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Thursday, April 24, 2008

I’ve got a secret.

The SEC has refused a congressional request to disclose why it dropped its investigation into Bear Stearns’s valuation of bundles of subprime mortgage securities called collateralized debt obligations, according to a story in yesterday’s Wall Street Journal. In an April 2 letter to SEC Inspector General David Kotz, Iowa Republican Senator Charles Grassley requested “a thorough investigation into the facts and circumstances surrounding the agency’s decision not to pursue enforcement action” against the defunct Wall Street firm. SEC Chairman Christopher Cox responded on April 16 that “the Commission does not disclose the existence or nonexistence of an investigation or information generated in any investigation unless made a matter of public record in proceedings brought before the Commission or the courts.” The war over access to this information is expected to continue.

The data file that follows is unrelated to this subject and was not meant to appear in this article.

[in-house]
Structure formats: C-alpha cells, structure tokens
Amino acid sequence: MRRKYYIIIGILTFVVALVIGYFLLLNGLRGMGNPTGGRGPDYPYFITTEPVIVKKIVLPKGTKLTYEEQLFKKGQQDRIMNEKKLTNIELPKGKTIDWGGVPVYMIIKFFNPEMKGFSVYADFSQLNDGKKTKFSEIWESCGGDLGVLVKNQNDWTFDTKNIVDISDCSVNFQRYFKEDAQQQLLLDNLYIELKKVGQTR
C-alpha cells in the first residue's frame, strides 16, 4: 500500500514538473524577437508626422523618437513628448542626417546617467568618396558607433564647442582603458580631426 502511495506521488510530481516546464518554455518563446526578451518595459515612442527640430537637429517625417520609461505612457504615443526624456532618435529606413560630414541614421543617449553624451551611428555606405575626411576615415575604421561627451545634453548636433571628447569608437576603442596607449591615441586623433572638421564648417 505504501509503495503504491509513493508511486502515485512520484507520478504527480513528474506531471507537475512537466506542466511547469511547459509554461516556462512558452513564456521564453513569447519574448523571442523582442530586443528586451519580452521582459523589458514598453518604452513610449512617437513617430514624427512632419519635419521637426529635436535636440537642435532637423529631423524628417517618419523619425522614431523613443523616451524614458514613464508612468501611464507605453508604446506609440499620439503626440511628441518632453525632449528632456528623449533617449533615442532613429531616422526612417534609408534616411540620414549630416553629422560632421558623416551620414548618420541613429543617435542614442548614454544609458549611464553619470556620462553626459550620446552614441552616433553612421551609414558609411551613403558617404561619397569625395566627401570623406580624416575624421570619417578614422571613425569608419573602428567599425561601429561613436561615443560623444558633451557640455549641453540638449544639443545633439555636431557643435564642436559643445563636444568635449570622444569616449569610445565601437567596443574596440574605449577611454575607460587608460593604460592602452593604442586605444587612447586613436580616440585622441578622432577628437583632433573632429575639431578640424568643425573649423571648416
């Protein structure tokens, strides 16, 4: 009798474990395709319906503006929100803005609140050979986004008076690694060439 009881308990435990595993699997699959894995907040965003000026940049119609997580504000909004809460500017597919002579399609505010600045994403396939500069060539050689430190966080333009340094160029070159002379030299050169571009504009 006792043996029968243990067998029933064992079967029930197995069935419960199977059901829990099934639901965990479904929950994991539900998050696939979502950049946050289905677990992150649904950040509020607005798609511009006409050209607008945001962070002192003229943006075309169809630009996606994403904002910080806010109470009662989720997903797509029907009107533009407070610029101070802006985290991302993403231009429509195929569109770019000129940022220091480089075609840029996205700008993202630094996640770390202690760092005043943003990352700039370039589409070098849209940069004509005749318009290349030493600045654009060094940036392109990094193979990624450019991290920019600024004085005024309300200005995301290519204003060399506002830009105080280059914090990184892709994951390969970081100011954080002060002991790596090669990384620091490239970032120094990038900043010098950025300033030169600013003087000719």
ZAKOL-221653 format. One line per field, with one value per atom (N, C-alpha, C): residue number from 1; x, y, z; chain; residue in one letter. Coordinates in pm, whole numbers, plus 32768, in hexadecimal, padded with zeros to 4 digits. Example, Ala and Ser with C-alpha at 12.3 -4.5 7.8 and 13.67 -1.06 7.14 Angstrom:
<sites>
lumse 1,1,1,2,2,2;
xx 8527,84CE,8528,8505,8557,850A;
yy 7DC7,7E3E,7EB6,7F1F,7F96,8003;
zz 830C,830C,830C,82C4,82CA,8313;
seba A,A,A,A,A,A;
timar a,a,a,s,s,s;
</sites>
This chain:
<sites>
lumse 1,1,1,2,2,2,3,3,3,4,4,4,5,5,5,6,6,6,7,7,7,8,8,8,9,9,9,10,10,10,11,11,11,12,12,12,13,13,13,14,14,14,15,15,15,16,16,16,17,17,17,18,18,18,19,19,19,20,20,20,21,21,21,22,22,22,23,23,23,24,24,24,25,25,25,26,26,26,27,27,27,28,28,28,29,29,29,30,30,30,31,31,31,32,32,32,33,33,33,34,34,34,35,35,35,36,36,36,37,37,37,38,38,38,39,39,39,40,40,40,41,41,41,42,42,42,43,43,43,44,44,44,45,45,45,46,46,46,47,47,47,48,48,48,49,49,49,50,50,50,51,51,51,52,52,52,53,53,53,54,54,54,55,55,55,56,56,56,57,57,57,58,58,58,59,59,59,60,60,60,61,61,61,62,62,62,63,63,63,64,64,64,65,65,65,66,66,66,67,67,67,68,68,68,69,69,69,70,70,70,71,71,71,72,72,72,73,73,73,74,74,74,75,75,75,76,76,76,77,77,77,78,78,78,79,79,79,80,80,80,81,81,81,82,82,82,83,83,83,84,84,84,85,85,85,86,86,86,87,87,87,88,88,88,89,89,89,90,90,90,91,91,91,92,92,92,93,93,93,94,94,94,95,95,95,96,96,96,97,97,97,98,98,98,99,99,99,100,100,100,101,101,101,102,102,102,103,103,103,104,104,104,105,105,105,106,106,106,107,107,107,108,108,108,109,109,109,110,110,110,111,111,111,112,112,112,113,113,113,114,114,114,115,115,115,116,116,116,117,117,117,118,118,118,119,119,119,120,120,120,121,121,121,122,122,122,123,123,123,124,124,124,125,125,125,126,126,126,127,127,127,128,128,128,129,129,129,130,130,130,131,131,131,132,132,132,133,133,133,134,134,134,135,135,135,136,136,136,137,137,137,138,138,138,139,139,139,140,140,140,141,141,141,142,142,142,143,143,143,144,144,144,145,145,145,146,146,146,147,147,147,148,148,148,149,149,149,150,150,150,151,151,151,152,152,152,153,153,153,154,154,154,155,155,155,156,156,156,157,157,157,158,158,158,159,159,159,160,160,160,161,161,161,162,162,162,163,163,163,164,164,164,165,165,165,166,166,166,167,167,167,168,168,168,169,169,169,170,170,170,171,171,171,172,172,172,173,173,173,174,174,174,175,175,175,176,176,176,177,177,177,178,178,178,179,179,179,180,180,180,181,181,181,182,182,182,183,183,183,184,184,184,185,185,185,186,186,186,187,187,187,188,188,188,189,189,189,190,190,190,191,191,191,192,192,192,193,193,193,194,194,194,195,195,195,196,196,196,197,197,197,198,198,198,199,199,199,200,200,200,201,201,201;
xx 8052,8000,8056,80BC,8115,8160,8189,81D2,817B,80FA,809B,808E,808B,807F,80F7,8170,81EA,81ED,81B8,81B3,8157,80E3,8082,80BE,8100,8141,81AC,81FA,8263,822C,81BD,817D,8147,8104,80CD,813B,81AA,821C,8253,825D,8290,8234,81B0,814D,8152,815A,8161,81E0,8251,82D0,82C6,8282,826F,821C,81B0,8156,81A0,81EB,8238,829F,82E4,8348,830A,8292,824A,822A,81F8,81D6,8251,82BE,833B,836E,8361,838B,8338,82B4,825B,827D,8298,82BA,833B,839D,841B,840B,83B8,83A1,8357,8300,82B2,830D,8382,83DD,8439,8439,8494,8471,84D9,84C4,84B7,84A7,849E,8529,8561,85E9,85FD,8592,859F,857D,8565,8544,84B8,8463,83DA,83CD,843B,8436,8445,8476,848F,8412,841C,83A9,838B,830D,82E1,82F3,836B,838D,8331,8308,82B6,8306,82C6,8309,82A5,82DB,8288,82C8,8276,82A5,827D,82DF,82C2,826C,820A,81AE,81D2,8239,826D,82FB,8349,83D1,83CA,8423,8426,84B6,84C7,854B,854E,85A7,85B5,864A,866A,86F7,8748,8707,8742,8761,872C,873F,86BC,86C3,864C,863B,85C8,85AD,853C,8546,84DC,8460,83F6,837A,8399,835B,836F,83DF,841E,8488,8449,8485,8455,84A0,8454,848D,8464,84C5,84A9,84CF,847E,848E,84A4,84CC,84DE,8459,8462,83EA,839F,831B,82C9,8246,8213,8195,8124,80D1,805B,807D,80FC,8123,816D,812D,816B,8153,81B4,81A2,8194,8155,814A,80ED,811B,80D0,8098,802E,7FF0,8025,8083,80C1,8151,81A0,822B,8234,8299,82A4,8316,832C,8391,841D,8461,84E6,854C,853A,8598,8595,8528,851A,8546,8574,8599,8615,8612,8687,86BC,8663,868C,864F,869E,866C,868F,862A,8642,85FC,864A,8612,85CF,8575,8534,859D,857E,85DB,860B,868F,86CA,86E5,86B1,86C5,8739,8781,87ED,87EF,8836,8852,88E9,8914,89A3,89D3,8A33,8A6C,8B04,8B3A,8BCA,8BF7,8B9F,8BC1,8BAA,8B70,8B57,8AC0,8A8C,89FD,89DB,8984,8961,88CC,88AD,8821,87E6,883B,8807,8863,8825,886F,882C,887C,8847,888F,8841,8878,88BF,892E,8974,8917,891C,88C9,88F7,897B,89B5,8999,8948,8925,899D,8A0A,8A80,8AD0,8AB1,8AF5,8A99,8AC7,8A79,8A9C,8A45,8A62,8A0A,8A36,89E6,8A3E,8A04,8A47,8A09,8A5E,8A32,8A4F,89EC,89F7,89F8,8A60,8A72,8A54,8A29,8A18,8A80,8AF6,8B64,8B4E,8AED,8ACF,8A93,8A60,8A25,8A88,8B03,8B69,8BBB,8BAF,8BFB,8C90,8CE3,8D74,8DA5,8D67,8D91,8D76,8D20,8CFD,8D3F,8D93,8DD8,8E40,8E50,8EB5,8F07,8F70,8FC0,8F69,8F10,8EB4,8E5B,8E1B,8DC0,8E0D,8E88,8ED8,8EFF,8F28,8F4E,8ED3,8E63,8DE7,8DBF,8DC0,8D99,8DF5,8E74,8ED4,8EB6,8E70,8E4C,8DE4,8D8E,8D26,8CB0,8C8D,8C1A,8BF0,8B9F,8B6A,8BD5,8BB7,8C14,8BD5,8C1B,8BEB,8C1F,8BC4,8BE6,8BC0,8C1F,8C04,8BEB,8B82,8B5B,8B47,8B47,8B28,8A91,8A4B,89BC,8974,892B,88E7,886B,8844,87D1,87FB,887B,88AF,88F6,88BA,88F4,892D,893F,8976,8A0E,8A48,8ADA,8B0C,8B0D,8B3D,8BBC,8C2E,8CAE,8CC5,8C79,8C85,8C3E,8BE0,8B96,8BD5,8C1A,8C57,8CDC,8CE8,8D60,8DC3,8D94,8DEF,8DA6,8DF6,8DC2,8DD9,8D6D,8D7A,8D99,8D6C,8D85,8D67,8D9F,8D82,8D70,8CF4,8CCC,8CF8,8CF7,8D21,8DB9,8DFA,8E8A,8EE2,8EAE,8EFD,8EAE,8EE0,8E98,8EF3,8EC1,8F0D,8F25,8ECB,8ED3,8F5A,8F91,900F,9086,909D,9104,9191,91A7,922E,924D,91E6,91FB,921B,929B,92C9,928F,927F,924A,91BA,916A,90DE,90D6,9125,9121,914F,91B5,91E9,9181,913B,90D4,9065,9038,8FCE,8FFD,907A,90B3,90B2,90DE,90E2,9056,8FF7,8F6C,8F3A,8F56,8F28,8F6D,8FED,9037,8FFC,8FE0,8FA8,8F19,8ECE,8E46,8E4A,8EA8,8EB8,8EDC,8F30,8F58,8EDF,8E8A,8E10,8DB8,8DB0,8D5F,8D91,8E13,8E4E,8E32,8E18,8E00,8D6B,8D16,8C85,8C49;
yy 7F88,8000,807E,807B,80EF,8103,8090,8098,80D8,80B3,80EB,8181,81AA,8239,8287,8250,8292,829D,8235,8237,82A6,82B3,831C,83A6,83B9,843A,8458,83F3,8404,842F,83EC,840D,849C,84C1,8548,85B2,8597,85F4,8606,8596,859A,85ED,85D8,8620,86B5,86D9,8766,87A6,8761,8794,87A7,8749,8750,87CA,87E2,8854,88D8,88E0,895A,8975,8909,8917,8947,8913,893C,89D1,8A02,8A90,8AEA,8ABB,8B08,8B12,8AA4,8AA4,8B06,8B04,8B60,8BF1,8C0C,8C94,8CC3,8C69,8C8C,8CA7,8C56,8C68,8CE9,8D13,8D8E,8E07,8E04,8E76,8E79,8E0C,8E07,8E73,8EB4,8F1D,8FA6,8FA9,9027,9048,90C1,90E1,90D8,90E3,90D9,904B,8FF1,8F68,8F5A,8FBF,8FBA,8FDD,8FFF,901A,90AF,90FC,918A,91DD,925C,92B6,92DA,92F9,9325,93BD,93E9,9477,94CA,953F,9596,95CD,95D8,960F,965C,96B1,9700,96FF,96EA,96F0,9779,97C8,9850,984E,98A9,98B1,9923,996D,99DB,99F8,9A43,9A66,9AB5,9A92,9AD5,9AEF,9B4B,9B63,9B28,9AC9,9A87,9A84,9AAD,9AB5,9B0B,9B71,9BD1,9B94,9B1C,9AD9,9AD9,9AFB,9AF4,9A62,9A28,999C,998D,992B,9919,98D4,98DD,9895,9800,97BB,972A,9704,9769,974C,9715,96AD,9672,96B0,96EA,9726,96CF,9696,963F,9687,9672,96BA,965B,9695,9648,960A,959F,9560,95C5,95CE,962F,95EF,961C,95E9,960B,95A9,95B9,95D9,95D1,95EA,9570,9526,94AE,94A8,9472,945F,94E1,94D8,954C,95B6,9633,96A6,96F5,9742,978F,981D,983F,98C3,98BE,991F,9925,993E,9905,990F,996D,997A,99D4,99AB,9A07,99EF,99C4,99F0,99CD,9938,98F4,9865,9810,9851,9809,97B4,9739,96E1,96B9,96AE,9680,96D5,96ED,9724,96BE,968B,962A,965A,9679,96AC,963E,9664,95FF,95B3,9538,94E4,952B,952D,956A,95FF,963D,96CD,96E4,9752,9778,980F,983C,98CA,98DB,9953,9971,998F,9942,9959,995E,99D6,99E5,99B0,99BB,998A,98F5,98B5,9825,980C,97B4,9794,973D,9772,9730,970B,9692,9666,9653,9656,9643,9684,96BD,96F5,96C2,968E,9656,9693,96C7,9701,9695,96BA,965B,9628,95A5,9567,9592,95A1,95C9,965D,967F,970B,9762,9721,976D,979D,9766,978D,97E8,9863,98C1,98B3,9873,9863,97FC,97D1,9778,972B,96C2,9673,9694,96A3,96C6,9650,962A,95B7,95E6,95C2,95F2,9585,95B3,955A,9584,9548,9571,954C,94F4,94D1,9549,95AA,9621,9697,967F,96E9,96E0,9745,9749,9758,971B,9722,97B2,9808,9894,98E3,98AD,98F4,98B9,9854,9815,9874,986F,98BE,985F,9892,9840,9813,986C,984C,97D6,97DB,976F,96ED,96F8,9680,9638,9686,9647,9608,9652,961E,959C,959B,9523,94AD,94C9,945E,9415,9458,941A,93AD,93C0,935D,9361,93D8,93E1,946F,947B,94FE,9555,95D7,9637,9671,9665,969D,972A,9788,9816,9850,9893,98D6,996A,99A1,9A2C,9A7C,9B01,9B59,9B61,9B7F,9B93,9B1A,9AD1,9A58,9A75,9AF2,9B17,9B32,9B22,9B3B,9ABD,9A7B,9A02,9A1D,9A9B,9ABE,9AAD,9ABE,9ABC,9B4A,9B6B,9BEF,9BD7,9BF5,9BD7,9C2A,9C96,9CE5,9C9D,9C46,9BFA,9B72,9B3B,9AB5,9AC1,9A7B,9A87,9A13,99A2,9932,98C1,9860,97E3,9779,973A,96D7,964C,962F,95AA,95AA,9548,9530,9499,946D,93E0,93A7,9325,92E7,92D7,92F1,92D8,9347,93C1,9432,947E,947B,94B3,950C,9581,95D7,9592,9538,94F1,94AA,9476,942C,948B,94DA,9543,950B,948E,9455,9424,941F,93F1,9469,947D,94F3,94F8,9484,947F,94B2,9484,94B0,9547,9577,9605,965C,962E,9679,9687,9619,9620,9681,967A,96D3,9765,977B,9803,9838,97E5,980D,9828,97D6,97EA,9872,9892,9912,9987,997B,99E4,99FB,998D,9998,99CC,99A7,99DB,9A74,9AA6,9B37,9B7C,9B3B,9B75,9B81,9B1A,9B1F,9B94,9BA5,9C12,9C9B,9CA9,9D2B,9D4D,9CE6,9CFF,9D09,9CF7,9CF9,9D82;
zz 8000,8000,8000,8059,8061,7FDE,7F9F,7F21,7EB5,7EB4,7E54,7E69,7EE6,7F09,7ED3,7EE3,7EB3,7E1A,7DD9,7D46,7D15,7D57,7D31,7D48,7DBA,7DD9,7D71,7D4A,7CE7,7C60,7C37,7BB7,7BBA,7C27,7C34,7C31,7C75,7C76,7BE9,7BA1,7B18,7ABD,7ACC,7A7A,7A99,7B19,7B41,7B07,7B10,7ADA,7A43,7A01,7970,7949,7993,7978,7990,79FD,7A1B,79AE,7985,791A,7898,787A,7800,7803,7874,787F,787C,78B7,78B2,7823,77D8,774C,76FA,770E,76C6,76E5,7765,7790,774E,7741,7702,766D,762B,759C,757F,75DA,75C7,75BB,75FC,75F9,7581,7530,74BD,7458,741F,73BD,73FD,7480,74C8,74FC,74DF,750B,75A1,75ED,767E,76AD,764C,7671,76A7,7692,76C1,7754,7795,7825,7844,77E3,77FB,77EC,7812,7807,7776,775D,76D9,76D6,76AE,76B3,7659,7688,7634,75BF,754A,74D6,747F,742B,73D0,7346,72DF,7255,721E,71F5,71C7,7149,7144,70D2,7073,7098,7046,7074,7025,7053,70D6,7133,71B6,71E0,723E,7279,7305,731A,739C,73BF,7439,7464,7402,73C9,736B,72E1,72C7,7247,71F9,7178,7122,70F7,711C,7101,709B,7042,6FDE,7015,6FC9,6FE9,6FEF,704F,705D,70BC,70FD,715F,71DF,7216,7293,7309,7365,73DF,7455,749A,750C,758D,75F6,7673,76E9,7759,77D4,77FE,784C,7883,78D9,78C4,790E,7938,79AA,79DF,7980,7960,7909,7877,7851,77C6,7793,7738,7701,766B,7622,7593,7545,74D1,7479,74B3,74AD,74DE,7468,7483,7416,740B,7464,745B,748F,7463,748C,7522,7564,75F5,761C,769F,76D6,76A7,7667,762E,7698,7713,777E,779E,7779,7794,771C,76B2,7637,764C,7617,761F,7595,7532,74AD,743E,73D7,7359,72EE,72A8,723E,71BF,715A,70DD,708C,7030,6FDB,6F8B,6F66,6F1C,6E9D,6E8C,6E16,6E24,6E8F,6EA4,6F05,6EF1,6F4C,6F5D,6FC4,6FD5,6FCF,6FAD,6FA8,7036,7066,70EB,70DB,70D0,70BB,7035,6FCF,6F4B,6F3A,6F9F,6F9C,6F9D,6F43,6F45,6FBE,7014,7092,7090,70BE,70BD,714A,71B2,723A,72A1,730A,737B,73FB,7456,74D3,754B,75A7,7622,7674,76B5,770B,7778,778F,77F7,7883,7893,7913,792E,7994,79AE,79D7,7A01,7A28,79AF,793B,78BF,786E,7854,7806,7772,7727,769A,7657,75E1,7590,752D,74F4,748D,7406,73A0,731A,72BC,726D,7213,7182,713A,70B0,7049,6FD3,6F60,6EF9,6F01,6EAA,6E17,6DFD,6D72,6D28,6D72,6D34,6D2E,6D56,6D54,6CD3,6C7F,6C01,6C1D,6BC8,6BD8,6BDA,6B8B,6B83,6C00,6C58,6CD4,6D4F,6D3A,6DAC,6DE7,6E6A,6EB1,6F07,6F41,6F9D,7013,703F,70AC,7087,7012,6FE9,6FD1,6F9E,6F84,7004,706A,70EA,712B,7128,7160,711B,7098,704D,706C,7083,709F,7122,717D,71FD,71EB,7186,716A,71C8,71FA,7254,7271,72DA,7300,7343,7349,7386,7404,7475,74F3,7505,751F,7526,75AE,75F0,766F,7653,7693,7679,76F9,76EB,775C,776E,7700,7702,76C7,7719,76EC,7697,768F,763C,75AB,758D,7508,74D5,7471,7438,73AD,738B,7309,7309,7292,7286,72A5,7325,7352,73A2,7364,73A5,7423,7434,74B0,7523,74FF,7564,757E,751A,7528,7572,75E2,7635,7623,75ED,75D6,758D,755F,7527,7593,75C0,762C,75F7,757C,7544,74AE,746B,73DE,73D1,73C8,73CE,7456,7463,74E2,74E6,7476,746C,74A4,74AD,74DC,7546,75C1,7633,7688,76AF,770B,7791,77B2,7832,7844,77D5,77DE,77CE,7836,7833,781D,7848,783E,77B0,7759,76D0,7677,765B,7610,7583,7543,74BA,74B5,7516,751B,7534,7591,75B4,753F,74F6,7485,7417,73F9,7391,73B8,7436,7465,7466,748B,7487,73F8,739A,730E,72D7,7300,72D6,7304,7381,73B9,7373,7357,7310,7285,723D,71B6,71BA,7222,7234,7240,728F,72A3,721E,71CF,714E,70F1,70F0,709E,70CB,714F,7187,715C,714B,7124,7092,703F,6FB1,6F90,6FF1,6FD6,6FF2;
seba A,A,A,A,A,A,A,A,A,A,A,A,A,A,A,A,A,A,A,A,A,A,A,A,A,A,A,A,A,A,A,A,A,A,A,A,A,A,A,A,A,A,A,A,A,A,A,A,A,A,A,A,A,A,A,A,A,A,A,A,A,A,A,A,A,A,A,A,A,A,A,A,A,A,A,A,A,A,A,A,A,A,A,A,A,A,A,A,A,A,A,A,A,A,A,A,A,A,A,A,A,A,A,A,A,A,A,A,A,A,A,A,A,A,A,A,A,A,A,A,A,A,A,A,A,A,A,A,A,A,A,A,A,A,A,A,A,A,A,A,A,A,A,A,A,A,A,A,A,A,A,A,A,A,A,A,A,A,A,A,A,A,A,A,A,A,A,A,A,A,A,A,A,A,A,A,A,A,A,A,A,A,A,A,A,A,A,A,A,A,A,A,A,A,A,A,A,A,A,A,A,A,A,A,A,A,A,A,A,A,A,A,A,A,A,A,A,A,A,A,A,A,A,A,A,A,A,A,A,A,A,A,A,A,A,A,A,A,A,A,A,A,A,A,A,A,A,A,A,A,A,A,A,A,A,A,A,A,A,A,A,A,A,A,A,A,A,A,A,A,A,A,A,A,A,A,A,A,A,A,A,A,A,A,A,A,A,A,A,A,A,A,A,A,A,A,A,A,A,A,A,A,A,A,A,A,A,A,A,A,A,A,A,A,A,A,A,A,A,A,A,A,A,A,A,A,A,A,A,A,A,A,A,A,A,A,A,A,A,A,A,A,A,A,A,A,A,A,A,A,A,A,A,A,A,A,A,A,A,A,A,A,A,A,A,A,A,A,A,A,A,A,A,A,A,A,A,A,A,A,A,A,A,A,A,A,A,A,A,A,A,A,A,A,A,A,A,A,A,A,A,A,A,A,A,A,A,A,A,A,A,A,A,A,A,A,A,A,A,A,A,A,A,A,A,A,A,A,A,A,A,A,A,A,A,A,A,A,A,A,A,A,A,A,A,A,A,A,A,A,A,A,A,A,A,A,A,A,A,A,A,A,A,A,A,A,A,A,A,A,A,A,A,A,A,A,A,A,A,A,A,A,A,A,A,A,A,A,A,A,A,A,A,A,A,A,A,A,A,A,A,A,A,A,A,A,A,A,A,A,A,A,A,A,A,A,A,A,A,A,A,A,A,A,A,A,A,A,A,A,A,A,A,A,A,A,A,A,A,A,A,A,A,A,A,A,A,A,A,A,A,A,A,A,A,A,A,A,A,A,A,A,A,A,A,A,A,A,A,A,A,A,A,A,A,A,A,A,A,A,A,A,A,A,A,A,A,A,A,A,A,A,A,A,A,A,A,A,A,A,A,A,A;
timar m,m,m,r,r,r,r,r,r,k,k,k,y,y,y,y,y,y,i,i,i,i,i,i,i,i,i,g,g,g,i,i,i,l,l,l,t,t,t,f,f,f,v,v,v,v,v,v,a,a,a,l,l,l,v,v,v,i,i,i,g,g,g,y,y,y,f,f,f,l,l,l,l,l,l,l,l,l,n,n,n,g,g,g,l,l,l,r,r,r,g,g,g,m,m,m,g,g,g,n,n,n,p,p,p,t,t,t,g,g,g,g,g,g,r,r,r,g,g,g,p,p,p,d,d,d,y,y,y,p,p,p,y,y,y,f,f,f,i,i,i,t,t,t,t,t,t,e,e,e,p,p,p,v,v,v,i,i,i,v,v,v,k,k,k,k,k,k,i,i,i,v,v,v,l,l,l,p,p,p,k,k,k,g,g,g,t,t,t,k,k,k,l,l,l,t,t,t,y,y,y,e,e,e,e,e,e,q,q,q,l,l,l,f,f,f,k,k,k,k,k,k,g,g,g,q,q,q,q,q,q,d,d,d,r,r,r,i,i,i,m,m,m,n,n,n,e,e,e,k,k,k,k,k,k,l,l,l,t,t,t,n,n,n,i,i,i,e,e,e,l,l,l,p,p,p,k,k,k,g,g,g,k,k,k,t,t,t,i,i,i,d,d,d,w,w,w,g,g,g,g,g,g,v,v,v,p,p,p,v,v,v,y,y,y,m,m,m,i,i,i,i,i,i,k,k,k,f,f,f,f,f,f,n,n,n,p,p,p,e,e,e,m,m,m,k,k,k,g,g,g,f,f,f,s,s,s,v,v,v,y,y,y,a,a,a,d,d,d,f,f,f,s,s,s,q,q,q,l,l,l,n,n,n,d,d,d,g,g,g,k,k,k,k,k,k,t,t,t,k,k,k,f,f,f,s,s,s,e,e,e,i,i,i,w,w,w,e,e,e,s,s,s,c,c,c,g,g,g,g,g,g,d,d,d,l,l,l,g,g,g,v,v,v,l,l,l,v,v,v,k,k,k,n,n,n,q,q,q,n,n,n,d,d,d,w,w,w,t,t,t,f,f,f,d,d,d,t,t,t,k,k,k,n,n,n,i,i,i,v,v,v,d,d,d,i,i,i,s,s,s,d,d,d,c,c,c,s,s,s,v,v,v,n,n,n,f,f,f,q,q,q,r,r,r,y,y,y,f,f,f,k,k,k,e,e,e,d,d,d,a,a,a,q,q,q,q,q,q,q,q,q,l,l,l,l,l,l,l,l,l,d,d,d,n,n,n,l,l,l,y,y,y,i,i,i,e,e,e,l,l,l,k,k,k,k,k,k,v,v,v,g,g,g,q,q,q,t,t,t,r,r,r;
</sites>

Most of the time I fight with the SEC. But here I agree with Chairman Cox’s position. The U.S. Attorney’s Office for the Eastern District of New York is investigating the very same issues that the Senate Finance Committee is seeking to have disclosed by the SEC. It’s no secret that the SEC and federal prosecutors work very closely together on many investigations. Rule 6 of the Federal Rules of Criminal Procedure prohibits unauthorized “leaking” of secret grand jury proceedings. If there is any overlap of confidential facts developed by both the SEC and the U.S. Attorney about the Bear Stearns investigation, there could virtually be a Rule 6 violation if the information is released to the Senate. Individuals and companies under investigation are entitled to protection until and unless allegations are made public by way of a formal accusation. CR

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